In a Sept. 13 interview, Sen. Joe Manchin (D-W.Va.) rejected the reconciliation process being used to advance Democrats’ expansive $3.5 trillion budget bill.
Under the budget reconciliation process, created in the 1970s, certain bills related to federal revenue and spending can be passed through the Senate with only a simple majority. This move allows these bills, whose contents must be approved by the Senate parliamentarian, to avoid death by filibuster in the Senate, giving the majority party the upper hand.
Though initially created by Congress as a way to take back budget power from alleged executive overreach by President Richard Nixon, the scope of the budget reconciliation process has since been expanded dramatically, being used to pass some of the most controversial bills during the 2010s.
For example, Democrats used budget reconciliation to pass the Affordable Care Act, “Obamacare.” The bill passed without any Republican support, and repealing the legislation became one of the highest priorities for 2012 and 2016 Republican presidential candidates.
Republicans have not shied away from using the controversial process either. In 2017, the party, in control of both chambers of Congress, used it to pass the Tax Cuts and Jobs Act. The legislation most notably slashed corporate tax rates, bringing them down from a 35 percent flat rate to a 21 percent flat rate. This bill passed with no Democratic or Independent support in either chamber.
Democrats’ ongoing effort is only the latest controversial bill to take advantage of the controversial process.
Manchin, a moderate who describes himself as “a conservative Democrat,” has long been notorious among progressive Democrats. Because of their slight one-vote lead in the Senate, Democrats can only get some of their top priority policies passed with Manchin’s support—but in many cases, Manchin has not obliged the party, instead voting with Republicans occasionally. The senator has long emphasized the importance of bipartisanship and was a key element in gaining Republican support for the Senate-passed $1.2 trillion infrastructure bill.
But Manchin has been far less enthusiastic about the Democratic budget reconciliation bill, authored by progressive Sen. Bernie Sanders (I-Vt.).
Before the Senate went on its August recess, Manchin agreed to move Sanders’ bill out of committee “out of respect for [his] colleagues,” but emphasized then that he was making no promises to vote for the bill when it comes back to the upper chamber.
Since then, Manchin has taken a definitive stance against the bill, writing in a Wall Street Journal opinion piece that he would not be supporting the bill.
He called for a “strategic pause” on the bill, and exhorted his party to take time to consider the long-term effects of such an expansive piece of legislation before rushing it through Congress. Manchin wrote, “I, for one, won’t support a $3.5 trillion bill, or anywhere near that level of additional spending, without greater clarity about why Congress chooses to ignore the serious effects inflation and debt have on existing government programs.”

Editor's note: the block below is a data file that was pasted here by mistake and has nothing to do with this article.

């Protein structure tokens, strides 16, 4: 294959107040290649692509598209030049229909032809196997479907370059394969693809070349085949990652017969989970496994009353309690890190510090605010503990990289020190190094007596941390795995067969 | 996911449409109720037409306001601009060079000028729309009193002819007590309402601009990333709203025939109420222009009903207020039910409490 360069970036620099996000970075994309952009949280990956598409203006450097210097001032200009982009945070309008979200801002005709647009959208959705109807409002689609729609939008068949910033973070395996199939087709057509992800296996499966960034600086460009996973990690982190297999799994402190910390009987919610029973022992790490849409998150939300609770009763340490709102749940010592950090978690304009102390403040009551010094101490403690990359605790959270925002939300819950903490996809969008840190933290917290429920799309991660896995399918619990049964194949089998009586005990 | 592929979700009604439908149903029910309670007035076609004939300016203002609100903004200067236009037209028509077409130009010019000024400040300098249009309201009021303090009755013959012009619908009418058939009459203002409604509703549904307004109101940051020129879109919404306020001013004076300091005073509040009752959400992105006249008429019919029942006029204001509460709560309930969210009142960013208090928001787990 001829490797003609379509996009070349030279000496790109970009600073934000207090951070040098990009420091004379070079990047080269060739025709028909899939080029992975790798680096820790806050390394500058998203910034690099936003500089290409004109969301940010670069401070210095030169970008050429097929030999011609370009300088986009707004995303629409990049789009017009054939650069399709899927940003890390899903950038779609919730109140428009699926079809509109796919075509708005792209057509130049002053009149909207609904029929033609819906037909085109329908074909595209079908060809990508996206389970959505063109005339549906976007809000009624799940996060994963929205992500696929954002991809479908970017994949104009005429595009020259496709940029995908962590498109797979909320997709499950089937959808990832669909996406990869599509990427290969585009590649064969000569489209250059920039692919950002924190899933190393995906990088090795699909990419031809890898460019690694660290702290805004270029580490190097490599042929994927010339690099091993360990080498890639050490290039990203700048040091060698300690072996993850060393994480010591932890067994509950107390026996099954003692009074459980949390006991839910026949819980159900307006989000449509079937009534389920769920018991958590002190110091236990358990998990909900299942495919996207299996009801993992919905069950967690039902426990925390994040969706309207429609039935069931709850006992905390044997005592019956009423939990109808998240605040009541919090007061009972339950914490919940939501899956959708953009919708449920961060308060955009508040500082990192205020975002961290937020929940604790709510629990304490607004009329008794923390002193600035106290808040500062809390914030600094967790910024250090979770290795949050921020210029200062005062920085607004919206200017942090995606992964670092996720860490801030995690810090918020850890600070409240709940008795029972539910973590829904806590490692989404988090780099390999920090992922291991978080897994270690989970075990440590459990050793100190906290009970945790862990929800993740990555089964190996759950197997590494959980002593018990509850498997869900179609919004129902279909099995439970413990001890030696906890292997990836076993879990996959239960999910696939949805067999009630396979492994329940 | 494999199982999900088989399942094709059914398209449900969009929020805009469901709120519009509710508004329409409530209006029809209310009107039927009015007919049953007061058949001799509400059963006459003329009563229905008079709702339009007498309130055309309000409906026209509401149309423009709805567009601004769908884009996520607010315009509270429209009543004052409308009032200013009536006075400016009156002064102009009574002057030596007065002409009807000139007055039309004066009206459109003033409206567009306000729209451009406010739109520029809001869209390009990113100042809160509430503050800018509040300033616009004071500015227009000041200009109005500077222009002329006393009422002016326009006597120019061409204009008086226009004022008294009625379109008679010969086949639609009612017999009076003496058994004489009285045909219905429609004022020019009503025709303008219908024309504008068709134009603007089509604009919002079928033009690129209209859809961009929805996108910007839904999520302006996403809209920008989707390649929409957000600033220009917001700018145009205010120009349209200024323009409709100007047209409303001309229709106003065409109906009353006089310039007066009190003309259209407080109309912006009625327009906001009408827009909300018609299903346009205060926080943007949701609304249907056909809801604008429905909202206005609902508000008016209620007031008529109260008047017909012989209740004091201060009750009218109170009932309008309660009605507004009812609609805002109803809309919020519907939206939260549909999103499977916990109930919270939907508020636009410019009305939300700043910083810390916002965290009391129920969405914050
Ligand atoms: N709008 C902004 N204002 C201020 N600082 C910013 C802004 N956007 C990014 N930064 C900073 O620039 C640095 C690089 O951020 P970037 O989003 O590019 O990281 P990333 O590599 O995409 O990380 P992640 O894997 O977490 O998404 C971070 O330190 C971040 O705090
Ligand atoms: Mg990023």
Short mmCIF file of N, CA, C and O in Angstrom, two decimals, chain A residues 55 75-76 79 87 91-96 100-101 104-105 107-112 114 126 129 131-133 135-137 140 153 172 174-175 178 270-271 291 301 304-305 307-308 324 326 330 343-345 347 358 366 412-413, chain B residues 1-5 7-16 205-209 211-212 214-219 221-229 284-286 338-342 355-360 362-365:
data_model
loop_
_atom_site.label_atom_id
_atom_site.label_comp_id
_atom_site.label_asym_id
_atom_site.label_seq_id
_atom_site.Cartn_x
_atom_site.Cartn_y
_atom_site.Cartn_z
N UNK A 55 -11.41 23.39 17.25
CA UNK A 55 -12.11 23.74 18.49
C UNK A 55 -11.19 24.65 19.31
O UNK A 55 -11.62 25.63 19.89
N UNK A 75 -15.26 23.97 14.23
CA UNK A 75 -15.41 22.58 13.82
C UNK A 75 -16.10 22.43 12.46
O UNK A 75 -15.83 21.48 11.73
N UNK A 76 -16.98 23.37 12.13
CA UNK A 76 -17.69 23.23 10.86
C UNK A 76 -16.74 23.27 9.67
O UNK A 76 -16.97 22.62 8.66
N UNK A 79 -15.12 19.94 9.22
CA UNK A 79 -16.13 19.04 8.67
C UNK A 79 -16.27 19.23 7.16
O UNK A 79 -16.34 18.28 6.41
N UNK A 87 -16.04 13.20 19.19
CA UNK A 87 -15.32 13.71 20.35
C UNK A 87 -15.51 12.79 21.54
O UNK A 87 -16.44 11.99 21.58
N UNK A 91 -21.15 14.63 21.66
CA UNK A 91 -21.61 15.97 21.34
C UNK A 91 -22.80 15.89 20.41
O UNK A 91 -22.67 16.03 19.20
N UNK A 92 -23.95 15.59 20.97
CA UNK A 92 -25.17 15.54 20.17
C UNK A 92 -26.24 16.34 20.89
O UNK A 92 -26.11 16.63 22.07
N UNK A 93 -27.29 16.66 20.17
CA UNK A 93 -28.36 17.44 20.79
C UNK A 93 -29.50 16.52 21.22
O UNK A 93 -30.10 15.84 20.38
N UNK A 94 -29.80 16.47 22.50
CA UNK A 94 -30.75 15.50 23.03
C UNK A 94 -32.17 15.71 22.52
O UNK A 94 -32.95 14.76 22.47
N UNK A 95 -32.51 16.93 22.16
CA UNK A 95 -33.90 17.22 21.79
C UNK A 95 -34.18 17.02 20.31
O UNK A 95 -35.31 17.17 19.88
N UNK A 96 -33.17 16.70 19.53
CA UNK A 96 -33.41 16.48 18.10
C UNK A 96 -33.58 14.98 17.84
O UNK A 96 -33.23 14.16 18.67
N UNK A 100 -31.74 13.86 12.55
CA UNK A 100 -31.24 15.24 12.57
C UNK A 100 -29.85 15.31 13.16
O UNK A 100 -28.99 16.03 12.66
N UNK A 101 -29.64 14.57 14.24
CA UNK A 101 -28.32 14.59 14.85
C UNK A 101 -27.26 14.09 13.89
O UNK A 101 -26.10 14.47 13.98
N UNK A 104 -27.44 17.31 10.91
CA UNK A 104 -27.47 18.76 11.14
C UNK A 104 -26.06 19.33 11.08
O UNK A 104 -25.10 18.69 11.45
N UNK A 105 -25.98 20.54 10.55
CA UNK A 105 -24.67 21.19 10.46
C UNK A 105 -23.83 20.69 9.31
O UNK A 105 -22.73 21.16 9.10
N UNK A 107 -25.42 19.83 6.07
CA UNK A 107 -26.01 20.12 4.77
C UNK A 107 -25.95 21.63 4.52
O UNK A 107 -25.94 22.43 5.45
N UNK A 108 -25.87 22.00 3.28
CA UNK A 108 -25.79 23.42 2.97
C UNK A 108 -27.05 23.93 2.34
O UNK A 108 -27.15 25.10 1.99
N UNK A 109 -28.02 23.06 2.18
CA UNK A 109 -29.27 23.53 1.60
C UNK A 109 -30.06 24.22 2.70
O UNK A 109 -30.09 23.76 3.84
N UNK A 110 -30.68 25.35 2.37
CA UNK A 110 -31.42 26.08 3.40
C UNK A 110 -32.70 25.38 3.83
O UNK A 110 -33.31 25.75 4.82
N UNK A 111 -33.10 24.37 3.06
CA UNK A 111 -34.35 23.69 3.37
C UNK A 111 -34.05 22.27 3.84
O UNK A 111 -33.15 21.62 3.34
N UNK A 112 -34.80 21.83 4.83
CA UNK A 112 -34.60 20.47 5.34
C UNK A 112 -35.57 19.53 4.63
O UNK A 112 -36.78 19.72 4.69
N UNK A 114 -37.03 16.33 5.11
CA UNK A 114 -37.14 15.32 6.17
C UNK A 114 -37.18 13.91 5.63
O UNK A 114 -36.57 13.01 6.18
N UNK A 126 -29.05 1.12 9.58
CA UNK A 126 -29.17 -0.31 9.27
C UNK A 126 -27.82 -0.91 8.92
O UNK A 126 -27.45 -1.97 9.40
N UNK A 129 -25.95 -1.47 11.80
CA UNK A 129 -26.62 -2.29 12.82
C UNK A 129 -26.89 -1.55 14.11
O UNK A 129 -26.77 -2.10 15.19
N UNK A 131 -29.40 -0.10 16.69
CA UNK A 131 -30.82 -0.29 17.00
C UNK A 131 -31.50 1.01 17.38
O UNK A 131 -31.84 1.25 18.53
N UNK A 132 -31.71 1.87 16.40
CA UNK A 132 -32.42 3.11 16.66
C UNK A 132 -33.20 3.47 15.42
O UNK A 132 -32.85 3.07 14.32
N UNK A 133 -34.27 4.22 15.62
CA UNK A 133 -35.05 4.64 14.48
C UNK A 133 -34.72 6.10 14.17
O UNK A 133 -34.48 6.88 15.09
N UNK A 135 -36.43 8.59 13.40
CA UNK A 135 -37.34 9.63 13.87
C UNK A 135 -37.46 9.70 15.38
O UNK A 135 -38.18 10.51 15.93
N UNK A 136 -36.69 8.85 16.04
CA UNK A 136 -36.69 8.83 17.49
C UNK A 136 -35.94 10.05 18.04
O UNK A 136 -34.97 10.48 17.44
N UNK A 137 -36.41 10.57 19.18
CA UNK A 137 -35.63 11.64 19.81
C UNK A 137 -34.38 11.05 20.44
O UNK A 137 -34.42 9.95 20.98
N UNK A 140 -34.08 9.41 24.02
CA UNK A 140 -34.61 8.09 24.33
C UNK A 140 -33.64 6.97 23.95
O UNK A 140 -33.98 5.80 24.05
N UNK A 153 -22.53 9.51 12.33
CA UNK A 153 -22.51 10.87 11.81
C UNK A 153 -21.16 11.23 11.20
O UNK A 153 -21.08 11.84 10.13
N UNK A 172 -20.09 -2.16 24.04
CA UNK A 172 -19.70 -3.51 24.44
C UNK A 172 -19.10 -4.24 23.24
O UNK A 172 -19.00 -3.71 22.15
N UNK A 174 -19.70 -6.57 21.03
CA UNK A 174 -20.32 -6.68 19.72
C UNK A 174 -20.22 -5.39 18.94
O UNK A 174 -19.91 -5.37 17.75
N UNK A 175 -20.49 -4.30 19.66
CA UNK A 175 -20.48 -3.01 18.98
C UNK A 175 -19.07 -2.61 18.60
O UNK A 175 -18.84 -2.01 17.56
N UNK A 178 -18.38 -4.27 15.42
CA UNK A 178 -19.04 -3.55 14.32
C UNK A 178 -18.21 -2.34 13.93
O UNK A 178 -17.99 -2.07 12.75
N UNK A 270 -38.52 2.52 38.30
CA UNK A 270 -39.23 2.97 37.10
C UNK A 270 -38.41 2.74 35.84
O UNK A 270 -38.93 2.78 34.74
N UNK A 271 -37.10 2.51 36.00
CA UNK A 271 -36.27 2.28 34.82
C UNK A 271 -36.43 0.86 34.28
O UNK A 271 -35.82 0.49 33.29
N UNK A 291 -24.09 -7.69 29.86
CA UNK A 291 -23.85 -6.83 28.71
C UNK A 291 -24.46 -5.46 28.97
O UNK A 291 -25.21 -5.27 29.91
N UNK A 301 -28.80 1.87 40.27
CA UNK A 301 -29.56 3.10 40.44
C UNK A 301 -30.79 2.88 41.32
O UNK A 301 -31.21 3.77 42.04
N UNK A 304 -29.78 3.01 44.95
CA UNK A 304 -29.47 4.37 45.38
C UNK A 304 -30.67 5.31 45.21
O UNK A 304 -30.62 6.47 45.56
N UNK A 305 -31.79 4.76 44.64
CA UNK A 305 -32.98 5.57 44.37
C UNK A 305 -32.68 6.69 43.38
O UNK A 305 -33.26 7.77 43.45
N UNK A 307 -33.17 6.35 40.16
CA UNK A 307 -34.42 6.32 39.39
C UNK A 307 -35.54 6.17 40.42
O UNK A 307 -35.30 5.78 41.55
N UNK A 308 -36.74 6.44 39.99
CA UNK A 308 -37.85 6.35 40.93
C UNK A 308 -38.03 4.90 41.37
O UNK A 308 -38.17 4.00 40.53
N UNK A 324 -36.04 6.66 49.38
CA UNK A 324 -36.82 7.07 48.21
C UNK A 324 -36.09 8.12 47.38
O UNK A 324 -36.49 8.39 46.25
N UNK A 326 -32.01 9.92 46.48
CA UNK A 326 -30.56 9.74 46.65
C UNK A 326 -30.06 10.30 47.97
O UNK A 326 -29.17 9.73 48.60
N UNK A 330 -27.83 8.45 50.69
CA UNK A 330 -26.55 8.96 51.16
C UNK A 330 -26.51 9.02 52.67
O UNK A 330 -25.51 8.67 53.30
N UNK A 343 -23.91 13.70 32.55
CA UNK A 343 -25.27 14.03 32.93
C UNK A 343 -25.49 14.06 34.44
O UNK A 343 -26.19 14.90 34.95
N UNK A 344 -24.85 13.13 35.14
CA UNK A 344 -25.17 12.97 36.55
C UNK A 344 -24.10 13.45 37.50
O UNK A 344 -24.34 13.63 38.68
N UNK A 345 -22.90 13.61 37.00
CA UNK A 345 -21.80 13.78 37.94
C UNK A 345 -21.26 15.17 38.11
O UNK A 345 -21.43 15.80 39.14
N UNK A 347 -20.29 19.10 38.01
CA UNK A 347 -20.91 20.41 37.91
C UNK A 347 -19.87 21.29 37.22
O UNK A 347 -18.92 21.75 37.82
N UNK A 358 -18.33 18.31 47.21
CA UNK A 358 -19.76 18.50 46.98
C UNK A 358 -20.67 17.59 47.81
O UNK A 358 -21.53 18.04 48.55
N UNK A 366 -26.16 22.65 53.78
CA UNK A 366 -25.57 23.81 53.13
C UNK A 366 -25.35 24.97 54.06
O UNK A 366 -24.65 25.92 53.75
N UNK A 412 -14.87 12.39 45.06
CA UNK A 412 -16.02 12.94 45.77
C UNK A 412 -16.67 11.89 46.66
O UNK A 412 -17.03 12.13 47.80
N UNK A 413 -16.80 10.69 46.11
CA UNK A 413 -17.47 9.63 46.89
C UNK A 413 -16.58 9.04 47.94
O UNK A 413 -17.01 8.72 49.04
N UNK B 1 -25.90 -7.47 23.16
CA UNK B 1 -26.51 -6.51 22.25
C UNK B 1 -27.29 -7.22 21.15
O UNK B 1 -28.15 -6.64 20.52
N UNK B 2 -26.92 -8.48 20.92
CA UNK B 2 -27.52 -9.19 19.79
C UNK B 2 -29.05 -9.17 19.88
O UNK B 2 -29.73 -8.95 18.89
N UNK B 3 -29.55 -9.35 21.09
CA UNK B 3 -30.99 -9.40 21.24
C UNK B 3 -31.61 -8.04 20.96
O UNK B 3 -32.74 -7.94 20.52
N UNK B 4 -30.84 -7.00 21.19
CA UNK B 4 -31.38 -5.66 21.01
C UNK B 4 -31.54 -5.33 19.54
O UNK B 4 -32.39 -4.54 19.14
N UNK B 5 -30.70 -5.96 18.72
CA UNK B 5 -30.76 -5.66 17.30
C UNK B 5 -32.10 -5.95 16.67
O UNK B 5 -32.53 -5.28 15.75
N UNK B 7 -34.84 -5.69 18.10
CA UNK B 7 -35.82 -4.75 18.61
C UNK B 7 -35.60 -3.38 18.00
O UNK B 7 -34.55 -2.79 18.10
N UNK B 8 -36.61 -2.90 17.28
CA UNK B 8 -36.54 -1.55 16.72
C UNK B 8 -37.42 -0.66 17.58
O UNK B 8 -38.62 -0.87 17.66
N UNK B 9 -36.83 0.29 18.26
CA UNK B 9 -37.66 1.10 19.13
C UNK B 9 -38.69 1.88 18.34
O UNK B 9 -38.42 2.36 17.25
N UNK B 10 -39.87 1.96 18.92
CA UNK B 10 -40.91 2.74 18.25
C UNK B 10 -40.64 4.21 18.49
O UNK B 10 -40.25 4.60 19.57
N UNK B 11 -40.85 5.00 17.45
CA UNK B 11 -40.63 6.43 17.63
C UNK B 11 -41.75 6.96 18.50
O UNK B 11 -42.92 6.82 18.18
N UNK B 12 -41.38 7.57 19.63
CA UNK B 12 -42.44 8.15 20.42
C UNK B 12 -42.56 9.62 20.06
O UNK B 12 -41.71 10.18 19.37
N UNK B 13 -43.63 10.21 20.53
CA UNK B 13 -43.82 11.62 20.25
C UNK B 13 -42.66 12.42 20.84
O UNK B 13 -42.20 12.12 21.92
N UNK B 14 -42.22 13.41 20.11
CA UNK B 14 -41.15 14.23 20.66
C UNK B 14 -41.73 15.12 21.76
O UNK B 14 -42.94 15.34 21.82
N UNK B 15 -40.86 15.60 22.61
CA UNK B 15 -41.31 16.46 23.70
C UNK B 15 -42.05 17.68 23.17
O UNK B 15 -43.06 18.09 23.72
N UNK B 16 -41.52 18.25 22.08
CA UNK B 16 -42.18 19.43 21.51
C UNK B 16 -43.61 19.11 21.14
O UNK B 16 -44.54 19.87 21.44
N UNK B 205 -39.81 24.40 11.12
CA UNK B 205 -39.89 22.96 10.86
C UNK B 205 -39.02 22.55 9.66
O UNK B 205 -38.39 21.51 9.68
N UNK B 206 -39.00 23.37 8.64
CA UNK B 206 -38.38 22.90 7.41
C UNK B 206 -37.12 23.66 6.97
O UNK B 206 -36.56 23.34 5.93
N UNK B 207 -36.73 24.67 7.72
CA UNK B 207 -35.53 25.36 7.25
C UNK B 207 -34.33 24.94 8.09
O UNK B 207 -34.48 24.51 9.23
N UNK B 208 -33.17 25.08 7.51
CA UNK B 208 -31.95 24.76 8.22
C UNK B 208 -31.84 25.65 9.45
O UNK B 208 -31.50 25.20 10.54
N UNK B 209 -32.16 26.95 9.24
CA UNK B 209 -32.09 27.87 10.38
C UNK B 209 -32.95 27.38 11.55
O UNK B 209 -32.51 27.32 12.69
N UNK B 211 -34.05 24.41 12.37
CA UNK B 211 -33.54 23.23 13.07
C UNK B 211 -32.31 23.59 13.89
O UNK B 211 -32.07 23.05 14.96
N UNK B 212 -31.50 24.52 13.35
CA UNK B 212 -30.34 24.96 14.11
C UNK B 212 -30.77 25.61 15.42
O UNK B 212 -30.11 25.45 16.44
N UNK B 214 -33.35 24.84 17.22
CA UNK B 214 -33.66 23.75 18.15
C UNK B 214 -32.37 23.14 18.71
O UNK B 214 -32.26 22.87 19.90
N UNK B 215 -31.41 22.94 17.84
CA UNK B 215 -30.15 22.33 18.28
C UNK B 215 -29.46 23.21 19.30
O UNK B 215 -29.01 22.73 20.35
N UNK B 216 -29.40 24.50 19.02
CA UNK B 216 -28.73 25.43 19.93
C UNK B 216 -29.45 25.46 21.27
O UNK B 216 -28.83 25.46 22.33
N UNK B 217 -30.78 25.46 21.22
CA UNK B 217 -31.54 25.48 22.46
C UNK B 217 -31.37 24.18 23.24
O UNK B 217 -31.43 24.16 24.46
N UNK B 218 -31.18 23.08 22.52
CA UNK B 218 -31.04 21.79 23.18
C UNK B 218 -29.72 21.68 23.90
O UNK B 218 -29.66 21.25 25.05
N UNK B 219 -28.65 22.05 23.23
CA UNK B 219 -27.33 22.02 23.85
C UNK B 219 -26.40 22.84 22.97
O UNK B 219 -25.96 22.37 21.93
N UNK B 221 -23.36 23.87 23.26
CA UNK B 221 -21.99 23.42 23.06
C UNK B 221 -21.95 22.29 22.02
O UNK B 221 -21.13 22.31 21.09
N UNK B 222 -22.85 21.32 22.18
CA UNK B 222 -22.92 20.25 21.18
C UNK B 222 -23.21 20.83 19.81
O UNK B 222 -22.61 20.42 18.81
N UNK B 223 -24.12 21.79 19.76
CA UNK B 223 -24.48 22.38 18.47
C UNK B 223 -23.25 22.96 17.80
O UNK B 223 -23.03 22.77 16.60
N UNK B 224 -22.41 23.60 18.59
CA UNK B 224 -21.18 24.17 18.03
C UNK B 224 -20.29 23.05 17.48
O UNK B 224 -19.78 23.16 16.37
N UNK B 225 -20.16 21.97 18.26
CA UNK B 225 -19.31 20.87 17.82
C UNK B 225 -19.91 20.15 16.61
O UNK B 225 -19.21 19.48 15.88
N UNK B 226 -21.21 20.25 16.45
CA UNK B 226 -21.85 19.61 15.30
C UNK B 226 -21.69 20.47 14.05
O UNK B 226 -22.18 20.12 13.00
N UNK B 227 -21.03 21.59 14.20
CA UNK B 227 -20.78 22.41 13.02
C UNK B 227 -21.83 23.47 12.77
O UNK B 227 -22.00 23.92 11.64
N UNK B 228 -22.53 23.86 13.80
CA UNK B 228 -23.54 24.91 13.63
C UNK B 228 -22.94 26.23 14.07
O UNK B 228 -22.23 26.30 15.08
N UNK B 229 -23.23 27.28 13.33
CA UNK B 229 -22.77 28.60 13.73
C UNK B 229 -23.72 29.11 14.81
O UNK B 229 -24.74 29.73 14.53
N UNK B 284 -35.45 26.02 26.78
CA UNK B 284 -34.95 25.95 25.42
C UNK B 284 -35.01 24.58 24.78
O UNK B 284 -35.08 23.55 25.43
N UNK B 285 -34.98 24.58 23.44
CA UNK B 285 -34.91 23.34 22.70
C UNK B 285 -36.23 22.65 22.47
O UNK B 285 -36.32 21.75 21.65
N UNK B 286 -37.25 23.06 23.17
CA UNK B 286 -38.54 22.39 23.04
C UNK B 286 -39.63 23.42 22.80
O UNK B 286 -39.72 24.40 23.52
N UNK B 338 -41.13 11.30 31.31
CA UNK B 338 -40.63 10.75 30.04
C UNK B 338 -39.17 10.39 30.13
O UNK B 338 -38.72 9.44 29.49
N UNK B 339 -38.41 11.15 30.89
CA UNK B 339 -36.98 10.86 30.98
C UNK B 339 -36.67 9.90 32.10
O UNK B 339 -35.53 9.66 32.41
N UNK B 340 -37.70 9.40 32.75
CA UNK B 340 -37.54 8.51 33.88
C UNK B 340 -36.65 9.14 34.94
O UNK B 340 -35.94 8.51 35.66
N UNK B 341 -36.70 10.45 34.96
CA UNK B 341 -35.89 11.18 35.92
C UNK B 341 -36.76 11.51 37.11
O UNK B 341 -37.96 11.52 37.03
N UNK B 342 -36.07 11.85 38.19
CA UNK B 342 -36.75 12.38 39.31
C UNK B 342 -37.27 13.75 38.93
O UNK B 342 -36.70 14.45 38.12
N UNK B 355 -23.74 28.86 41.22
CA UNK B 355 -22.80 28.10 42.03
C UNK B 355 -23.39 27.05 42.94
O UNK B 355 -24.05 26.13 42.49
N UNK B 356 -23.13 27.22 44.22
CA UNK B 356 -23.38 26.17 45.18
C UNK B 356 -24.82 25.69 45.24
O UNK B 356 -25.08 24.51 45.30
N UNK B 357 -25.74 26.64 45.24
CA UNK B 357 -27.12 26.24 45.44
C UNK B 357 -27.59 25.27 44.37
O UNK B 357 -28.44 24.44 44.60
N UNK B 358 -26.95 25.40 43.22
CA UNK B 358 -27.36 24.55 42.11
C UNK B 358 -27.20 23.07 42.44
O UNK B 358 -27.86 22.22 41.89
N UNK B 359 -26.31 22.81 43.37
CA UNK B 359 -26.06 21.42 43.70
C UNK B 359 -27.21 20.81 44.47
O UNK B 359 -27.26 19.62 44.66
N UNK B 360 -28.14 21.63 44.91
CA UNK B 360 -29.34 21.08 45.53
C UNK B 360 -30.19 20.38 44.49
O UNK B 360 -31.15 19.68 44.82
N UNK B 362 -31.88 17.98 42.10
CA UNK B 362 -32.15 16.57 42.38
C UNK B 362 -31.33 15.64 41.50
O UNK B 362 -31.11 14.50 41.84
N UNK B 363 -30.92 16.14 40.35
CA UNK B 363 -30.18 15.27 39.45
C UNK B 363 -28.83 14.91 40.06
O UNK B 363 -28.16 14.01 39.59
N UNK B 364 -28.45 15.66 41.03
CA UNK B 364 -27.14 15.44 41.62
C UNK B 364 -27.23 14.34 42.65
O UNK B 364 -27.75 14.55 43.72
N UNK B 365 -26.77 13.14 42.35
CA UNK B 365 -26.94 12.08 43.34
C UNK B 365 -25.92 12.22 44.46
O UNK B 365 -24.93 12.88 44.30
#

Manchin concluded the piece with this warning: “At a time of intense political and policy divisions, it would serve us well to remember that members of Congress swear allegiance to this nation and fidelity to its Constitution, not to a political party. By placing a strategic pause on this budgetary proposal, by significantly reducing the size of any possible reconciliation bill to only what America can afford and needs to spend, we can and will build a better and stronger nation for all our families.”
Now, Manchin has come out against the dangers not only of this piece of legislation but of the budget reconciliation process itself.
In a video segment of the Sept. 13 interview on Talkline with Hoppy Kercheval that Manchin posted to Twitter, he discussed why he found the process distasteful.
“We’ve already put $5.4 trillion out. And all the money that we have voted on … has all been done overwhelmingly bipartisan,” Manchin said, emphasizing several wide-ranging CCP (Chinese Communist Party) virus relief packages.
“So if we can put out $5.4 trillion that we all believed was needed, and vote together on that, how come [the Democratic budget bill] becomes one that has to be shoved down in reconciliation?
“Spending should be done, basically, in a process that we have: going through committees, debating it on the floor,” Manchin said. “When you go to reconciliation there’s very little of that done because you only need the majority party to vote for it.”
Manchin emphasized as well that he has been against the process long before its most current use: “I didn’t vote for the 2017 cuts in taxes that the Trump Administration had come up with at the end. We were working in a bipartisan way up to the end and thought we had a very reasonable approach to what adjustments should be done to keep our country competitive.” After pulling out the budget reconciliation process, Manchin noted, Republicans “went way too far.”
Turning to a more recent example of bipartisanship, the infrastructure bill supported by 19 Senate Republicans, Manchin emphasized its importance in comparison to Democrats’ spending package.
“The most emergent need we have right now is for the House to pass the bipartisan hard infrastructure [bill],” Manchin explained. The package, he continued, “the roads, the bridges, water, sewers, internet—all the things that have gone unattended for 30 years. The deferred maintenance is unreal.”
Manchin wrote on Twitter, “Any further spending [beyond the infrastructure bill] should not be rushed [and] should be considered on a bipartisan basis.”